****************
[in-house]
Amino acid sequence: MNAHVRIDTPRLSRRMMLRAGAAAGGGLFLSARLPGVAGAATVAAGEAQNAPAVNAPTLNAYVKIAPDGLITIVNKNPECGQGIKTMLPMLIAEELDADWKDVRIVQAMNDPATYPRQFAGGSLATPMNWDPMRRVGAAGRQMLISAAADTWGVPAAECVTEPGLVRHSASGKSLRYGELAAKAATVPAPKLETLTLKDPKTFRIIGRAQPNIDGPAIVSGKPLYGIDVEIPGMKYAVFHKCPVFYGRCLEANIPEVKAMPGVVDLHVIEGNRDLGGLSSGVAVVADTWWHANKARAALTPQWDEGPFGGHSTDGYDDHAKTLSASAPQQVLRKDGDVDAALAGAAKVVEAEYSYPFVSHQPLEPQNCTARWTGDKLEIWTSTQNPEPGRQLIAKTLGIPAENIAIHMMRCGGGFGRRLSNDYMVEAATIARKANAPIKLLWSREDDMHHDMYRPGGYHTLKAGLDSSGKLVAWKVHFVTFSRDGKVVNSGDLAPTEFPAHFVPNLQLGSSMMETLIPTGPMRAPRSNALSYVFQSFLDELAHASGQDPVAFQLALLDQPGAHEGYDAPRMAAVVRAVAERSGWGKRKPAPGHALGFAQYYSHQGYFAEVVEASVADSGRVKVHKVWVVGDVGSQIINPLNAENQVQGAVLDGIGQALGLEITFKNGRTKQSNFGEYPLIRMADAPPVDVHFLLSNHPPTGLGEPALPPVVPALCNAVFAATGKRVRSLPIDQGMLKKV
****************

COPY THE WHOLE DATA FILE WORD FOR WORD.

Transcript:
[in-house]
Amino acid sequence: MNAHVRIDTPRLSRRMMLRAGAAAGGGLFLSARLPGVAGAATVAAGEAQNAPAVNAPTLNAYVKIAPDGLITIVNKNPECGQGIKTMLPMLIAEELDADWKDVRIVQAMNDPATYPRQFAGGSLATPMNWDPMRRVGAAGRQMLISAAADTWGVPAAECVTEPGLVRHSASGKSLRYGELAAKAATVPAPKLETLTLKDPKTFRIIGRAQPNIDGPAIVSGKPLYGIDVEIPGMKYAVFHKCPVFYGRCLEANIPEVKAMPGVVDLHVIEGNRDLGGLSSGVAVVADTWWHANKARAALTPQWDEGPFGGHSTDGYDDHAKTLSASAPQQVLRKDGDVDAALAGAAKVVEAEYSYPFVSHQPLEPQNCTARWTGDKLEIWTSTQNPEPGRQLIAKTLGIPAENIAIHMMRCGGGFGRRLSNDYMVEAATIARKANAPIKLLWSREDDMHHDMYRPGGYHTLKAGLDSSGKLVAWKVHFVTFSRDGKVVNSGDLAPTEFPAHFVPNLQLGSSMMETLIPTGPMRAPRSNALSYVFQSFLDELAHASGQDPVAFQLALLDQPGAHEGYDAPRMAAVVRAVAERSGWGKRKPAPGHALGFAQYYSHQGYFAEVVEASVADSGRVKVHKVWVVGDVGSQIINPLNAENQVQGAVLDGIGQALGLEITFKNGRTKQSNFGEYPLIRMADAPPVDVHFLLSNHPPTGLGEPALPPVVPALCNAVFAATGKRVRSLPIDQGMLKKV